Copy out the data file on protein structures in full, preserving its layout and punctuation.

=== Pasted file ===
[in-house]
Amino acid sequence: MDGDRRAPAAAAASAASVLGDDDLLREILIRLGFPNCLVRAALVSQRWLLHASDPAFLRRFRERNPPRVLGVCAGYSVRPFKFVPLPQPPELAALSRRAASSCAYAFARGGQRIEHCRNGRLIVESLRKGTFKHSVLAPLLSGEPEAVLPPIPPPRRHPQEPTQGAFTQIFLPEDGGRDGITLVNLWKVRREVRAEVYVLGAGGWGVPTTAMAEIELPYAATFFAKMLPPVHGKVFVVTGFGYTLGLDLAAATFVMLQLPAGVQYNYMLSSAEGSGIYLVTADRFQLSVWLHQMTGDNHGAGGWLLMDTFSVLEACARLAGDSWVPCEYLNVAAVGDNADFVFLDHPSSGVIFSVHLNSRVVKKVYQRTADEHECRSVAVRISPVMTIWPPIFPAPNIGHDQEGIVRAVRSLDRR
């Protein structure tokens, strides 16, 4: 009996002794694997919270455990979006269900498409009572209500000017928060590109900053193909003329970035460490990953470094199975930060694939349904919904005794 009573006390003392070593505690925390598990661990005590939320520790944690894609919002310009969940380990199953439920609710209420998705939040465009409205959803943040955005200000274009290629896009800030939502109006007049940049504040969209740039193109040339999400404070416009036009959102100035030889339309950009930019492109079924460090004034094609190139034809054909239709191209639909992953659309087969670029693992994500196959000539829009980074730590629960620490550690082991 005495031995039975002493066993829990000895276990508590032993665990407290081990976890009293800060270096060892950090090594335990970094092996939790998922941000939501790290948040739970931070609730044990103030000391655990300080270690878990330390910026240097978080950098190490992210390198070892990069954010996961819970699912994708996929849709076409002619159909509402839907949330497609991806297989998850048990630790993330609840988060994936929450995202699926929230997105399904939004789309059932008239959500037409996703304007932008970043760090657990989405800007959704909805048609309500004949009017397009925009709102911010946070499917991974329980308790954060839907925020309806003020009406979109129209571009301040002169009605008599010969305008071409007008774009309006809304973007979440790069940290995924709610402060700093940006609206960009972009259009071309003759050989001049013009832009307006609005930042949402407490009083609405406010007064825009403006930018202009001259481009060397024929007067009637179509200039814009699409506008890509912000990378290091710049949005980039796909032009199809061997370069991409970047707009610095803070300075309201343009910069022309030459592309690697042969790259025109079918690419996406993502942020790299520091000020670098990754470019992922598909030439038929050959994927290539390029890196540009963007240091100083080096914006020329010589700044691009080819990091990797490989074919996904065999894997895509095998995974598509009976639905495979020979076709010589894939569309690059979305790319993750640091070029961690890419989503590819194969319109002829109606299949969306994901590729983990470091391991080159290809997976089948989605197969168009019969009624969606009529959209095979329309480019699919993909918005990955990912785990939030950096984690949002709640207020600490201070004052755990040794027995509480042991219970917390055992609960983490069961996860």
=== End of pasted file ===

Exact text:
[in-house]
Amino acid sequence: MDGDRRAPAAAAASAASVLGDDDLLREILIRLGFPNCLVRAALVSQRWLLHASDPAFLRRFRERNPPRVLGVCAGYSVRPFKFVPLPQPPELAALSRRAASSCAYAFARGGQRIEHCRNGRLIVESLRKGTFKHSVLAPLLSGEPEAVLPPIPPPRRHPQEPTQGAFTQIFLPEDGGRDGITLVNLWKVRREVRAEVYVLGAGGWGVPTTAMAEIELPYAATFFAKMLPPVHGKVFVVTGFGYTLGLDLAAATFVMLQLPAGVQYNYMLSSAEGSGIYLVTADRFQLSVWLHQMTGDNHGAGGWLLMDTFSVLEACARLAGDSWVPCEYLNVAAVGDNADFVFLDHPSSGVIFSVHLNSRVVKKVYQRTADEHECRSVAVRISPVMTIWPPIFPAPNIGHDQEGIVRAVRSLDRR
């Protein structure tokens, strides 16, 4: 009996002794694997919270455990979006269900498409009572209500000017928060590109900053193909003329970035460490990953470094199975930060694939349904919904005794 009573006390003392070593505690925390598990661990005590939320520790944690894609919002310009969940380990199953439920609710209420998705939040465009409205959803943040955005200000274009290629896009800030939502109006007049940049504040969209740039193109040339999400404070416009036009959102100035030889339309950009930019492109079924460090004034094609190139034809054909239709191209639909992953659309087969670029693992994500196959000539829009980074730590629960620490550690082991 005495031995039975002493066993829990000895276990508590032993665990407290081990976890009293800060270096060892950090090594335990970094092996939790998922941000939501790290948040739970931070609730044990103030000391655990300080270690878990330390910026240097978080950098190490992210390198070892990069954010996961819970699912994708996929849709076409002619159909509402839907949330497609991806297989998850048990630790993330609840988060994936929450995202699926929230997105399904939004789309059932008239959500037409996703304007932008970043760090657990989405800007959704909805048609309500004949009017397009925009709102911010946070499917991974329980308790954060839907925020309806003020009406979109129209571009301040002169009605008599010969305008071409007008774009309006809304973007979440790069940290995924709610402060700093940006609206960009972009259009071309003759050989001049013009832009307006609005930042949402407490009083609405406010007064825009403006930018202009001259481009060397024929007067009637179509200039814009699409506008890509912000990378290091710049949005980039796909032009199809061997370069991409970047707009610095803070300075309201343009910069022309030459592309690697042969790259025109079918690419996406993502942020790299520091000020670098990754470019992922598909030439038929050959994927290539390029890196540009963007240091100083080096914006020329010589700044691009080819990091990797490989074919996904065999894997895509095998995974598509009976639905495979020979076709010589894939569309690059979305790319993750640091070029961690890419989503590819194969319109002829109606299949969306994901590729983990470091391991080159290809997976089948989605197969168009019969009624969606009529959209095979329309480019699919993909918005990955990912785990939030950096984690949002709640207020600490201070004052755990040794027995509480042991219970917390055992609960983490069961996860």